There is a new article in Slate written by Rebecca Schuman.
She discusses (the article is linked below) a famous college professor named Slavoj Zizek who is important in his field, loved by his students but considers those same students to be idiots. Zisek also hates office hours and gets upset whenever a student shares a personal story or wants to be friends.
Let’s be clear, I do not regard my students as idiots. I like my students and want them to succeed. Mr. Zizek’s opinion of his students is offensive to me.
However is this a business ethics problem?
On the surface, there would seem to be no problem at all. He is popular with his students and important in his field. We can safely conclude that he is teaching his classes successfully, so where’s the problem? I want to find a problem because I don’t like his attitude but he fulfills the requirements of his position and his students find him lovable. I would like to think I can probe beneath his success at his job and find some moral lack but by the rules of business ethics, I don’t see one.
I view teaching as a calling, more an art than a science. So when someone finds his students in a sense, unworthy, my personal values seemed to be attacked. I would rather every professor cared about their students as much as I do. I would rather that every professor would willingly do his office hours. And I would rather that professors feel honored that a student would confide in them.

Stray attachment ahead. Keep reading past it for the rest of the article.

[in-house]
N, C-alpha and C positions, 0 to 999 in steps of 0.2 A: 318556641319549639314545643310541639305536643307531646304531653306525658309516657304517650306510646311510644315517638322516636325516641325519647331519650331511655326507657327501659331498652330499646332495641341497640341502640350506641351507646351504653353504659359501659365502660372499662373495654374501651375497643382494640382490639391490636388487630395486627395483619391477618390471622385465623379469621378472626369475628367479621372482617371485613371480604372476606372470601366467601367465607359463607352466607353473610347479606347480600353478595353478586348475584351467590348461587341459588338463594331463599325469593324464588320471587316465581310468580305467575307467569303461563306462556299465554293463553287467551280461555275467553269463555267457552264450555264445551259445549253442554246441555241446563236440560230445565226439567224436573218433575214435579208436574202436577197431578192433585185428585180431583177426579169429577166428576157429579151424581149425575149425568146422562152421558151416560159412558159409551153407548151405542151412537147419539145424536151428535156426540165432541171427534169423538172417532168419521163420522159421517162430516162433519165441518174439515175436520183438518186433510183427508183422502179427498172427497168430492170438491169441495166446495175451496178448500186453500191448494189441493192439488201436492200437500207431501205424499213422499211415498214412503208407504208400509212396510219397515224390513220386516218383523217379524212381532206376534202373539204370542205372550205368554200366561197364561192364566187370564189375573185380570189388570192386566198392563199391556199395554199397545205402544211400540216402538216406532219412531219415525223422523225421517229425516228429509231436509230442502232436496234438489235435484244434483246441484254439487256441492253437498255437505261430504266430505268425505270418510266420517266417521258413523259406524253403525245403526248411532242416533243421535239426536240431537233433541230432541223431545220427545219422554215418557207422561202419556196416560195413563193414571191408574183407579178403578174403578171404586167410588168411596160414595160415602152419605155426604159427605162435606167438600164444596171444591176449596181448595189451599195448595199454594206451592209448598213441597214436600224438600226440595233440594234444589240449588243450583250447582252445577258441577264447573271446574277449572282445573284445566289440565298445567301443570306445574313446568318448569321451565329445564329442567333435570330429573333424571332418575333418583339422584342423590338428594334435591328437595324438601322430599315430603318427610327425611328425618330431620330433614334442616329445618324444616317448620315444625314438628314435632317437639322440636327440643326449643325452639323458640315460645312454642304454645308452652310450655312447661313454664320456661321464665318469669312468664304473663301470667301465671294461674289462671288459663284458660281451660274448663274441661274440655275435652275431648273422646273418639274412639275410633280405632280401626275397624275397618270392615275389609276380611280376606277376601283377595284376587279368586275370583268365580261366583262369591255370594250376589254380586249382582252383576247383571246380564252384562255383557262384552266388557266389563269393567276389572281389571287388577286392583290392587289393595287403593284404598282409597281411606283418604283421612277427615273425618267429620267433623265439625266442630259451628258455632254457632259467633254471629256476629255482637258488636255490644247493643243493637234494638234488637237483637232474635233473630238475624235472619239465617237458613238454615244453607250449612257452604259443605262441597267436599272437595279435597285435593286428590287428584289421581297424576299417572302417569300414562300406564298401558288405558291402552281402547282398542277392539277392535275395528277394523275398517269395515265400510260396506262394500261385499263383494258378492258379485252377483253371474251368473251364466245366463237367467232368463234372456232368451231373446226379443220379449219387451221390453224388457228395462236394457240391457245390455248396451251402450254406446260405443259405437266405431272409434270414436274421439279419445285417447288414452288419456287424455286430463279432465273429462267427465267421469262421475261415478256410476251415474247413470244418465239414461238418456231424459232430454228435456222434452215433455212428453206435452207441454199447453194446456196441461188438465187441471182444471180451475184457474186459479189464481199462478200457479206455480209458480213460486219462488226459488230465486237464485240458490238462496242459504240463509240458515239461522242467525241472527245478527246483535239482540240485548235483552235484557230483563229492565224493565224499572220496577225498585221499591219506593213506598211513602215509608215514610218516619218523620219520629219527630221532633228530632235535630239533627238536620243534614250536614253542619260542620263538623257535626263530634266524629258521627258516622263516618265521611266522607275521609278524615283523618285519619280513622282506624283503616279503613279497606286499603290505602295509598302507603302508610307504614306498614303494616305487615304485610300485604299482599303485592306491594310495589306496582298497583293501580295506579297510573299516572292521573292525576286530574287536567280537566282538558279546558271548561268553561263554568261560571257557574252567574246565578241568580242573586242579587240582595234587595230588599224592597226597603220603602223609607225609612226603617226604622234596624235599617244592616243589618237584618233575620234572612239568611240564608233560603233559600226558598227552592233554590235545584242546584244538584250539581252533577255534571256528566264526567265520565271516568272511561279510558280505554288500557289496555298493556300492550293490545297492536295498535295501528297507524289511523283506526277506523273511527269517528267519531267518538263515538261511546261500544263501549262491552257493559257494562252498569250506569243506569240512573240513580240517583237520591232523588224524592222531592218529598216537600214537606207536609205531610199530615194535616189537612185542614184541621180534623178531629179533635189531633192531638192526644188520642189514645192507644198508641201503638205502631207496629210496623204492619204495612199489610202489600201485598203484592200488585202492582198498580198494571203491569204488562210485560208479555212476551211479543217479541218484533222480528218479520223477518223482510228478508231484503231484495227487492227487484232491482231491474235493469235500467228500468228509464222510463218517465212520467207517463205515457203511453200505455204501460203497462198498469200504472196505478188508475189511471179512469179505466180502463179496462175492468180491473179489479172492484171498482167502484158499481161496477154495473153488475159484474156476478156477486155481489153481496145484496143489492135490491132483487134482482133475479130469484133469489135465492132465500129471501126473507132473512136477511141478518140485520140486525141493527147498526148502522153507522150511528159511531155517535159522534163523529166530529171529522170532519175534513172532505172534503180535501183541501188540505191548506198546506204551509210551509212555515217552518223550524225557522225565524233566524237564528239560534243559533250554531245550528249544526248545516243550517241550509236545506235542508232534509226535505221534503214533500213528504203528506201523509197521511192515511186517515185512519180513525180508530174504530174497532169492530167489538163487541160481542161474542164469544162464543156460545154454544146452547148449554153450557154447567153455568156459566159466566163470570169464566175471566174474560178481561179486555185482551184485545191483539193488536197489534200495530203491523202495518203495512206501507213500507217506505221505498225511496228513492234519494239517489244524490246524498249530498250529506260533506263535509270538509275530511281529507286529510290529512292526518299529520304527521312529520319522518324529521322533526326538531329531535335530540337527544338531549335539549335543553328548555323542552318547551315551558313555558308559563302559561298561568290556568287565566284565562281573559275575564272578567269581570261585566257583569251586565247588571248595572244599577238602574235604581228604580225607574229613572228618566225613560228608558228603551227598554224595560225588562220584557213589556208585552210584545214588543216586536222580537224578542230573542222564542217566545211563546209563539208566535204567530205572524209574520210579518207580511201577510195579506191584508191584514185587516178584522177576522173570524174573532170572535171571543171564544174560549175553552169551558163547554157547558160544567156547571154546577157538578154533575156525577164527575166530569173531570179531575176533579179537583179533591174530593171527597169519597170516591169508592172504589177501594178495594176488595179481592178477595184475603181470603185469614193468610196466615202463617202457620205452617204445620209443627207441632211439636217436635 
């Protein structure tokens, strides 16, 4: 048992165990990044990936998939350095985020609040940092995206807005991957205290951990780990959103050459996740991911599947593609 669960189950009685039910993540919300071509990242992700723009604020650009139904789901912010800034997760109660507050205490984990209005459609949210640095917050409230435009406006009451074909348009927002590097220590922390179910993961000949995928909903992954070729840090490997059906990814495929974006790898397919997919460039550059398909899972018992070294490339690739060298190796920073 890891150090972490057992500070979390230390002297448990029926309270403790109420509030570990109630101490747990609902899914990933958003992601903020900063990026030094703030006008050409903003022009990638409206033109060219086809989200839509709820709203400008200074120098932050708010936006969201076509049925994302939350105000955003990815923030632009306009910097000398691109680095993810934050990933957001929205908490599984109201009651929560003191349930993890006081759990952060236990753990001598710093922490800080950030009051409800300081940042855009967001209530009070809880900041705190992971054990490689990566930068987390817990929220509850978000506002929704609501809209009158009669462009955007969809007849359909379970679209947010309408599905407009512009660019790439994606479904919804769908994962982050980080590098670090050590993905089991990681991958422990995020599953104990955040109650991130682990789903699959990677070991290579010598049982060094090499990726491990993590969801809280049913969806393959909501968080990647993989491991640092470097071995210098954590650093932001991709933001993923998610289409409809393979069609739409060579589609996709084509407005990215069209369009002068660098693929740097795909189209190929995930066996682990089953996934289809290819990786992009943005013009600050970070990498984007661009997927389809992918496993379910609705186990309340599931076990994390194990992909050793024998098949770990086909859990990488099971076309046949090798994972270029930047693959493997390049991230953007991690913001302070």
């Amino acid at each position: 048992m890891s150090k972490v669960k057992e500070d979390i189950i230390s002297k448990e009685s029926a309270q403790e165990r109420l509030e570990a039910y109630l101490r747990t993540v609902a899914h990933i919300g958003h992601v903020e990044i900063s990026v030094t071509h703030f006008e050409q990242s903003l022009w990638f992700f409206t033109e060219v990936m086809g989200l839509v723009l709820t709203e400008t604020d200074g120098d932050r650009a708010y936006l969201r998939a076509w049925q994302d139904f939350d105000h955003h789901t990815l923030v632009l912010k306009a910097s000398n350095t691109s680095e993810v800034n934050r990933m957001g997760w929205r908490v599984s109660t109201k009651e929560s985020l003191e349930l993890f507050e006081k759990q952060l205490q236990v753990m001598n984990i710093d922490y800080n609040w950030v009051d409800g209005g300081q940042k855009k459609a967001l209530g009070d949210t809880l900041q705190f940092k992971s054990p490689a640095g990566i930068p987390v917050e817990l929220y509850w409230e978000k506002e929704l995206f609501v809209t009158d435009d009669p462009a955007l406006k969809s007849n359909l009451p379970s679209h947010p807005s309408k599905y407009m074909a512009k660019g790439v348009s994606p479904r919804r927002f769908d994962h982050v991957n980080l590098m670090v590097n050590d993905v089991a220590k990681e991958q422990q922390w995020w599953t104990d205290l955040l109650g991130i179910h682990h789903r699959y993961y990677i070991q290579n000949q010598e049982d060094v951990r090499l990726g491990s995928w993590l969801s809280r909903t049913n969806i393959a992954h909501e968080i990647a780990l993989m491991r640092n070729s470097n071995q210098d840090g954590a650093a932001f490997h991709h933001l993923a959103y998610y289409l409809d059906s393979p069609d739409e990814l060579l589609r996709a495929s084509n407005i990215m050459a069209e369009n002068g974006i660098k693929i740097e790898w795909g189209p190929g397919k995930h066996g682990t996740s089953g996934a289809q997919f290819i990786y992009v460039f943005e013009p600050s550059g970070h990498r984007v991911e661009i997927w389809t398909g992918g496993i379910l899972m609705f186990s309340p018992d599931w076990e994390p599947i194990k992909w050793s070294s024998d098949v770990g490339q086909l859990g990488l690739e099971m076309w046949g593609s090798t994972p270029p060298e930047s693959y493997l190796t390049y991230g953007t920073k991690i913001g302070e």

I don’t know if you remember Wesley’s line from the movie, The Princess Bride, when he says to Montoya, “Learn to live with disappointment.” Apparently, I have to learn that too.
Slavoj Zizek calls students stupid and boring. Stop worshiping this man! (VIDEO.)
He is also a grade-A, number-one, world-class jerk, who brings to life the worst caricature of the humanities eminence: someone who loves subjecting other people to his talks, but who loathes contact with students—who, being “like other people,” are mostly “boring idiots.”